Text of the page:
Claire Manuel reports on how companies like Mondelez, Marks & Spencer and Walmart are sharing knowledge on how to unleash the power of women throughout their businesses
While many companies are looking to address gender equality in their own operations, far fewer are looking at how they can boost the economic prospects of women in their supply chains, despite the fact that by doing so they could have a far bigger impact.
McKinsey Global Institute estimated in 2015 that if women were to participate in the economy identically to men, they could add as much as $28trn to global annual gross domestic product by 2025¸ roughly equivalent to the size of the combined Chinese and US economies.
It identified the creation of economic opportunities for women as a key intervention required to bridge the gender gap, and called for the private sector to play a more active role, in concert with governments and NGOs.
The coalition is focused on highlighting the potential commercial benefits of promoting women in their supply chains
At the end of last year, the University of Oxford heeded the call by getting together with nine of the world’s largest companies to formalize the Global Business Coalition for Women’s Economic Empowerment (GBCforWEE). The members of the group, who have been meeting since 2014, share knowledge and best practice, with the aim of finding out how better to include women in the world economy.
The initiative was founded by Linda Scott, who is best known as creator of the concept of the Double X Economy, a perspective that describes the global economy of women and their roles not only as consumers, but as investors, donors and workers.
The nine members of GBCforWEE include Coca-Cola, ExxonMobil, Goldman Sachs, Mondelēz International, PricewaterhouseCoopers, Marks & Spencer, Mastercard Center for Inclusive Growth, Qualcomm and Walmart.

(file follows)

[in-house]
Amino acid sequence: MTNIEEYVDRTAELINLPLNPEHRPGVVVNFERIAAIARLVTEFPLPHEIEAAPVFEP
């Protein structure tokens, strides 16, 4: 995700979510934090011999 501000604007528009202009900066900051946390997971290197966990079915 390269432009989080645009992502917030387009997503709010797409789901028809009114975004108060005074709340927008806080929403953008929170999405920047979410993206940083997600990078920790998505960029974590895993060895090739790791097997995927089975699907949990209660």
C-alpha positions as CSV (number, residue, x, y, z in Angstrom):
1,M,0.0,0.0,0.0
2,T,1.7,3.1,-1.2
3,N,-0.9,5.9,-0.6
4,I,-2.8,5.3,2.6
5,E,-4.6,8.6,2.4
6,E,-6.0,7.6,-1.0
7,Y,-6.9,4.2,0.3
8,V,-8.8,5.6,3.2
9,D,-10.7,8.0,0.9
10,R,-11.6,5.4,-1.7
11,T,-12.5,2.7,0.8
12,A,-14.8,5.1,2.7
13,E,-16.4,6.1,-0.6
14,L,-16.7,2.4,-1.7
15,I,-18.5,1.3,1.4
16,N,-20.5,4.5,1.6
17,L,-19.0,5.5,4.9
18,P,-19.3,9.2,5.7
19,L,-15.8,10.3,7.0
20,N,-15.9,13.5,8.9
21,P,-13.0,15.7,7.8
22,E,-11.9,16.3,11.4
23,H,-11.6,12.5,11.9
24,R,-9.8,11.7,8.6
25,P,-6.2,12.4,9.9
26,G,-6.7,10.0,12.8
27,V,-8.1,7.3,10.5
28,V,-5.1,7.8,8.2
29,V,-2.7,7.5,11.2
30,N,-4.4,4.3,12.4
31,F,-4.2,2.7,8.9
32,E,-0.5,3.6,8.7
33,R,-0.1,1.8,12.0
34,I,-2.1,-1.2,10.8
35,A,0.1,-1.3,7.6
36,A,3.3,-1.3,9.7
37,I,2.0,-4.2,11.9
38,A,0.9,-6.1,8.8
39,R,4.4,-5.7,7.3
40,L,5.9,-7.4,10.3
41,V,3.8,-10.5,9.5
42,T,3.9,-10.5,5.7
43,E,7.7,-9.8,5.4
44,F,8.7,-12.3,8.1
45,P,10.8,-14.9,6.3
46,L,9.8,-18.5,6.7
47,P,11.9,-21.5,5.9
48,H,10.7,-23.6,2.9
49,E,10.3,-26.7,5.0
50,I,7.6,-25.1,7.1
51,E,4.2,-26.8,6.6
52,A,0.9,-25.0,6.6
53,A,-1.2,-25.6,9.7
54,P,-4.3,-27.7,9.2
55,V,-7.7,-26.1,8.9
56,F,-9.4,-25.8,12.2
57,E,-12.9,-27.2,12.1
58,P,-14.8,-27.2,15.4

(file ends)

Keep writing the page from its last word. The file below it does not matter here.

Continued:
The coalition is focused on highlighting the potential commercial benefits of promoting women in their supply chains, says Angie Rozas, senior director of social impact at Coca-Cola. These include product and supply improvements, market expansion, recruitment and retention of key talent, building brand reputation, supporting work relationships with governments and improving financial performance.
Rozas says Coca-Cola, which aims to enable the economic empowerment of 5 million women entrepreneurs across its global value chain by 2020 through its 5by20 initiative (see Coca-Cola’s 5by20 recipe to empower 5 million women), has a long-term commitment to the coalition and has found great value in working with it.
“The opportunity to meet other pioneering companies, who also already have significant experience in this important area, provides a huge opportunity for us all to share learning, as well as work together to overcome common barriers,” says Rozas.
This coalition gives M&S a great forum to explore the issues, learn from others and ultimately scale what we are doing
One area where it is proving most useful, she said, is in the complex area of measuring the economic and social impact of empowering women.
Another member of the coalition is Marks & Spencer, which has made a number of ambitious commitments in its Plan A sustainability programme around women’s empowerment. It has recently partnered with the Department for International Environment on its Work and Opportunities for Women programme.